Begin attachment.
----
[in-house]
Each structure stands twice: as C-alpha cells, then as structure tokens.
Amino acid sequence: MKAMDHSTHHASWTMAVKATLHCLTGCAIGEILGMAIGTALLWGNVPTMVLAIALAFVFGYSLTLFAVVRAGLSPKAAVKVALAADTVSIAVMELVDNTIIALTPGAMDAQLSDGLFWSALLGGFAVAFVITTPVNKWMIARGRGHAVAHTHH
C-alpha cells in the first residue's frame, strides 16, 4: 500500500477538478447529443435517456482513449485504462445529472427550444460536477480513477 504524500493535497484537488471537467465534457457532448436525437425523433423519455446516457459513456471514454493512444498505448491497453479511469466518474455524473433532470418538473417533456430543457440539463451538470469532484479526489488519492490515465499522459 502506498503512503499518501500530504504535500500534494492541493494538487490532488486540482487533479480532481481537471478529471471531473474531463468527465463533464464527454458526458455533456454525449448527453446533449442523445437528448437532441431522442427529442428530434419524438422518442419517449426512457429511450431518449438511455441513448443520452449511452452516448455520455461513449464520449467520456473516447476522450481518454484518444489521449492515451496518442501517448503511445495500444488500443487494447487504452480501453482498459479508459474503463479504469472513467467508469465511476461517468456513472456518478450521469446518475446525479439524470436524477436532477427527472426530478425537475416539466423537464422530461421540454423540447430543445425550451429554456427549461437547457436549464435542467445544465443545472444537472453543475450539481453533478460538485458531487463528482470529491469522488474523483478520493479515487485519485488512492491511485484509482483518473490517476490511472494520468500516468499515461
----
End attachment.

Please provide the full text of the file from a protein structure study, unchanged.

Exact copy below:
[in-house]
Each structure stands twice: as C-alpha cells, then as structure tokens.
Amino acid sequence: MKAMDHSTHHASWTMAVKATLHCLTGCAIGEILGMAIGTALLWGNVPTMVLAIALAFVFGYSLTLFAVVRAGLSPKAAVKVALAADTVSIAVMELVDNTIIALTPGAMDAQLSDGLFWSALLGGFAVAFVITTPVNKWMIARGRGHAVAHTHH
C-alpha cells in the first residue's frame, strides 16, 4: 500500500477538478447529443435517456482513449485504462445529472427550444460536477480513477 504524500493535497484537488471537467465534457457532448436525437425523433423519455446516457459513456471514454493512444498505448491497453479511469466518474455524473433532470418538473417533456430543457440539463451538470469532484479526489488519492490515465499522459 502506498503512503499518501500530504504535500500534494492541493494538487490532488486540482487533479480532481481537471478529471471531473474531463468527465463533464464527454458526458455533456454525449448527453446533449442523445437528448437532441431522442427529442428530434419524438422518442419517449426512457429511450431518449438511455441513448443520452449511452452516448455520455461513449464520449467520456473516447476522450481518454484518444489521449492515451496518442501517448503511445495500444488500443487494447487504452480501453482498459479508459474503463479504469472513467467508469465511476461517468456513472456518478450521469446518475446525479439524470436524477436532477427527472426530478425537475416539466423537464422530461421540454423540447430543445425550451429554456427549461437547457436549464435542467445544465443545472444537472453543475450539481453533478460538485458531487463528482470529491469522488474523483478520493479515487485519485488512492491511485484509482483518473490517476490511472494520468500516468499515461